Pain Reduction and Repeat Injections After Transforaminal Epidural Injection With Particulate Versus Nonparticulate Steroid for the Treatment of Chronic Painful Lumbosacral Radiculopathy

Zachary L. McCormick*, Daniel Cushman, Benjamin Marshall, Mary Caldwell, Jaymin Patel, Leda Ghannad, Christine Eng, Steven Makovitch, Ashwin Babu, Samuel K. Chu, Christina Marciniak, David R. Walega, Joel Press, Christopher Plastaras, David J. Kennedy

*Corresponding author for this work

Research output: Contribution to journalArticlepeer-review

21 Scopus citations


Background The corticosteroid choice for a lumbar transforaminal epidural steroid injection (TFESI) remains controversial. Whether to utilize particulate or nonparticulate steroid preparations for these injections remains an unanswered question in the literature. Objective To determine if a particulate or nonparticulate steroid is more effective in the treatment of electromyography (EMG)-confirmed lumbosacral radiculopathy. Design Multicenter retrospective cohort study. Setting Two tertiary academic spine centers. Patients Consecutive patients, aged 18 years or older, with EMG-confirmed lumbosacral radiculopathy. Interventions TFESI with a particulate or nonparticulate steroid to treat radicular pain within 6 months of EMG. Main Outcome Measures The primary outcome was the proportion of patients with ≥50% pain reduction on the numerical rating scale after TFESI. Secondary outcomes included mean numerical rating scale score reduction and number of repeat TFESIs. Short-term (<30 days) and intermediate (≥30 days) outcomes were compared between patients who received a TFESI with a particulate versus nonparticulate steroid. Results Seventy-eight patients, with an age ± standard deviation of 56 ± 16 years and a mean symptom duration of 49 ± 71 months, were included. Forty-one patients (52%) received dexamethasone, 23 (30%) received triamcinolone, and 14 (18%) received betamethasone. There was no statistically significant difference in the proportion of patients who reported ≥50% pain reduction between the particulate and nonparticulate groups at short-term follow-up (35%; 95% confidence interval [CI], 21-51 versus 28%; 95% CI, 13-43) or at intermediate follow-up (40%; 95% CI, 21-59 versus 39%; 95% CI, 19-59). There was no difference in the mean number of injections administered between groups at intermediate follow-up (P =.26). Conclusions This study demonstrates no significant differences in pain reduction or the number of repeat injections with particulate compared with nonparticulate transforaminal epidural steroid injection in patients with EMG-confirmed painful lumbosacral radiculopathy. These findings suggest a new population for whom nonparticulate steroid appears to be an appropriate first-line therapy, although confirmation with a randomized study is needed.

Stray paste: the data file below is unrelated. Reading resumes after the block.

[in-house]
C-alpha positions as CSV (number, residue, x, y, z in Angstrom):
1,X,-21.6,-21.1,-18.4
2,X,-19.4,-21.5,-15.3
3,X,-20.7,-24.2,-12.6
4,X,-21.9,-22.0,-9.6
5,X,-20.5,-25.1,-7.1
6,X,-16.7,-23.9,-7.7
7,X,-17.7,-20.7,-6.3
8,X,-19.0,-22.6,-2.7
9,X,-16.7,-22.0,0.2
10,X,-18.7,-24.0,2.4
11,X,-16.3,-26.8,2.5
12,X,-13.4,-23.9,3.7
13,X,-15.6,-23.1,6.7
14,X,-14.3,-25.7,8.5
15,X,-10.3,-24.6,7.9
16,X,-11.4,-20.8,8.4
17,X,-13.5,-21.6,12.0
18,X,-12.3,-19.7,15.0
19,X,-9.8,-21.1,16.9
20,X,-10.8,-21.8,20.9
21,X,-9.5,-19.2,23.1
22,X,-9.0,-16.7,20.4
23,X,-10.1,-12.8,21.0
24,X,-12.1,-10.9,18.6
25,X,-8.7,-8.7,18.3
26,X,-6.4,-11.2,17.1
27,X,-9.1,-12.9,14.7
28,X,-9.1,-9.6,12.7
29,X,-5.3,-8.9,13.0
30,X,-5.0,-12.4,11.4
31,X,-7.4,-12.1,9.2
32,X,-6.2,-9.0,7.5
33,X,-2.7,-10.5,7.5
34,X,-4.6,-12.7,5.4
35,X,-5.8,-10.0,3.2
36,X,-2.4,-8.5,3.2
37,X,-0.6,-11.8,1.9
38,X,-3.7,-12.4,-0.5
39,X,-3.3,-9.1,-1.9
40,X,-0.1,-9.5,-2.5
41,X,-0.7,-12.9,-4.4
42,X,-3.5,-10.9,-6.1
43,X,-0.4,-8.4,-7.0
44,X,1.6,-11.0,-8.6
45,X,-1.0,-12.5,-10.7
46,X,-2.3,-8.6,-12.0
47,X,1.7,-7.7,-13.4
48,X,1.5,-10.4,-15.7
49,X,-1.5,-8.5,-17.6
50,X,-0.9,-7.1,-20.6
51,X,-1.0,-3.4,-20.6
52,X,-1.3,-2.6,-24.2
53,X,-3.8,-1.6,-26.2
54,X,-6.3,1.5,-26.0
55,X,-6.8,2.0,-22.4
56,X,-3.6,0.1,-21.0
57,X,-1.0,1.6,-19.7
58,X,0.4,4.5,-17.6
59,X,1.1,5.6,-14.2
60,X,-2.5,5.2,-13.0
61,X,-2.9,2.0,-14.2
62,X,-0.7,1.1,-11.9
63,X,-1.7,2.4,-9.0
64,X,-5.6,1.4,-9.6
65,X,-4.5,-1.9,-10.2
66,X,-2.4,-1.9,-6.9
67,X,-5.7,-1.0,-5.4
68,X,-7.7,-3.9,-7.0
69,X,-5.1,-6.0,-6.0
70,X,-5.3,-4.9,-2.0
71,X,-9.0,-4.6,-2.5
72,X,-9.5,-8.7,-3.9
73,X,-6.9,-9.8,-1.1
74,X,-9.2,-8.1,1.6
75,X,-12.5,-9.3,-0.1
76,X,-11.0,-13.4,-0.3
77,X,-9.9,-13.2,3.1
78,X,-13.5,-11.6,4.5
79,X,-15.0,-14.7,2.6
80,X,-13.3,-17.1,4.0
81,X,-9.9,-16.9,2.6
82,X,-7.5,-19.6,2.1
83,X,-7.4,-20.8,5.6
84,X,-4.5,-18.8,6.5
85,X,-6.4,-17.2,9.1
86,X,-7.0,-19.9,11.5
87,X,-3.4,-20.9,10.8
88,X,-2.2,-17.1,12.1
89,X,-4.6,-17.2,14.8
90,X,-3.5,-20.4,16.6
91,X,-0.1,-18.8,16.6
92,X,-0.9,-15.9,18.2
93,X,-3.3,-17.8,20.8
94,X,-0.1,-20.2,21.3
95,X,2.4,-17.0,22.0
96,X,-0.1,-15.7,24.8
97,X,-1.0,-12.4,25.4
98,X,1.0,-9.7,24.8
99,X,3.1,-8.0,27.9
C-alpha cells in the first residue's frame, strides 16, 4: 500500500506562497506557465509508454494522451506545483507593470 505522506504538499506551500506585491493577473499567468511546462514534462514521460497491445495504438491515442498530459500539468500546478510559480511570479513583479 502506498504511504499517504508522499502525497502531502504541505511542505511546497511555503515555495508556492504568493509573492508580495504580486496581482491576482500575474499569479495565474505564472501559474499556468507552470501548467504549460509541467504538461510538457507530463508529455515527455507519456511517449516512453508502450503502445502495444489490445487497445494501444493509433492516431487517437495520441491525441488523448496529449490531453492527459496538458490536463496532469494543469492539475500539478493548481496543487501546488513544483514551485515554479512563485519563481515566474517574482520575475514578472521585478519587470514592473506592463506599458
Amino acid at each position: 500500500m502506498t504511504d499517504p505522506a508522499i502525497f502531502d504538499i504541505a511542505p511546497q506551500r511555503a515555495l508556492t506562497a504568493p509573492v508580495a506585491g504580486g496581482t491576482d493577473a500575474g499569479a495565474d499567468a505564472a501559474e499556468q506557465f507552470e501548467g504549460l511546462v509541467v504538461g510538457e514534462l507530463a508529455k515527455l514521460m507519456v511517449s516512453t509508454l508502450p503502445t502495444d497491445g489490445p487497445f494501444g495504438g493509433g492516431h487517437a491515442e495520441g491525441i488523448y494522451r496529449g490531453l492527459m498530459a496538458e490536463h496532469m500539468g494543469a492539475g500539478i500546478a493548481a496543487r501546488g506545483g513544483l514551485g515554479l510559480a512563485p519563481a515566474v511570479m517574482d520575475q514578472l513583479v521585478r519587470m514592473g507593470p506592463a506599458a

Original languageEnglish (US)
Pages (from-to)1039-1045
Number of pages7
JournalPM and R
Issue number11
StatePublished - Nov 1 2016

ASJC Scopus subject areas

  • Clinical Neurology
  • Neurology
  • Rehabilitation
  • Physical Therapy, Sports Therapy and Rehabilitation


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